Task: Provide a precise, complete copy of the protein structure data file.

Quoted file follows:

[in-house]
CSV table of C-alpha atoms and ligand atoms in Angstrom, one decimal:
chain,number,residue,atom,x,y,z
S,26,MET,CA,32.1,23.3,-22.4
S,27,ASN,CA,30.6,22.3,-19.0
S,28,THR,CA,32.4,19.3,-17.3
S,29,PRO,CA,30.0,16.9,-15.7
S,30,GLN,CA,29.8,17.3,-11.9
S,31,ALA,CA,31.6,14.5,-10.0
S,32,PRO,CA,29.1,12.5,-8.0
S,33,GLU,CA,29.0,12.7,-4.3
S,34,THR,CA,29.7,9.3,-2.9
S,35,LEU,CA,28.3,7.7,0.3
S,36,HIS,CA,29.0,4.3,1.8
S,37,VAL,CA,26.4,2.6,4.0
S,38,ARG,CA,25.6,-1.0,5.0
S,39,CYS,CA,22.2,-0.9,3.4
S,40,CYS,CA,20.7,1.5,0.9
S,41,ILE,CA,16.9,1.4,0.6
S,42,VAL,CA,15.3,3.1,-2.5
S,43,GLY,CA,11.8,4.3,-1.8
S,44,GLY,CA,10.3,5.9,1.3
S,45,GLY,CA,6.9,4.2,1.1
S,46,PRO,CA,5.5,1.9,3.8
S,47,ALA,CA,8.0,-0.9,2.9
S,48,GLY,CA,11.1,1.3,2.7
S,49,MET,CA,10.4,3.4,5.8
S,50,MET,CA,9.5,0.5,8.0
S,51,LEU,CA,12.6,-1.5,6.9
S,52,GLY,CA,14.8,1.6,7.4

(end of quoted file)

[in-house]
CSV table of C-alpha atoms and ligand atoms in Angstrom, one decimal:
chain,number,residue,atom,x,y,z
S,26,MET,CA,32.1,23.3,-22.4
S,27,ASN,CA,30.6,22.3,-19.0
S,28,THR,CA,32.4,19.3,-17.3
S,29,PRO,CA,30.0,16.9,-15.7
S,30,GLN,CA,29.8,17.3,-11.9
S,31,ALA,CA,31.6,14.5,-10.0
S,32,PRO,CA,29.1,12.5,-8.0
S,33,GLU,CA,29.0,12.7,-4.3
S,34,THR,CA,29.7,9.3,-2.9
S,35,LEU,CA,28.3,7.7,0.3
S,36,HIS,CA,29.0,4.3,1.8
S,37,VAL,CA,26.4,2.6,4.0
S,38,ARG,CA,25.6,-1.0,5.0
S,39,CYS,CA,22.2,-0.9,3.4
S,40,CYS,CA,20.7,1.5,0.9
S,41,ILE,CA,16.9,1.4,0.6
S,42,VAL,CA,15.3,3.1,-2.5
S,43,GLY,CA,11.8,4.3,-1.8
S,44,GLY,CA,10.3,5.9,1.3
S,45,GLY,CA,6.9,4.2,1.1
S,46,PRO,CA,5.5,1.9,3.8
S,47,ALA,CA,8.0,-0.9,2.9
S,48,GLY,CA,11.1,1.3,2.7
S,49,MET,CA,10.4,3.4,5.8
S,50,MET,CA,9.5,0.5,8.0
S,51,LEU,CA,12.6,-1.5,6.9
S,52,GLY,CA,14.8,1.6,7.4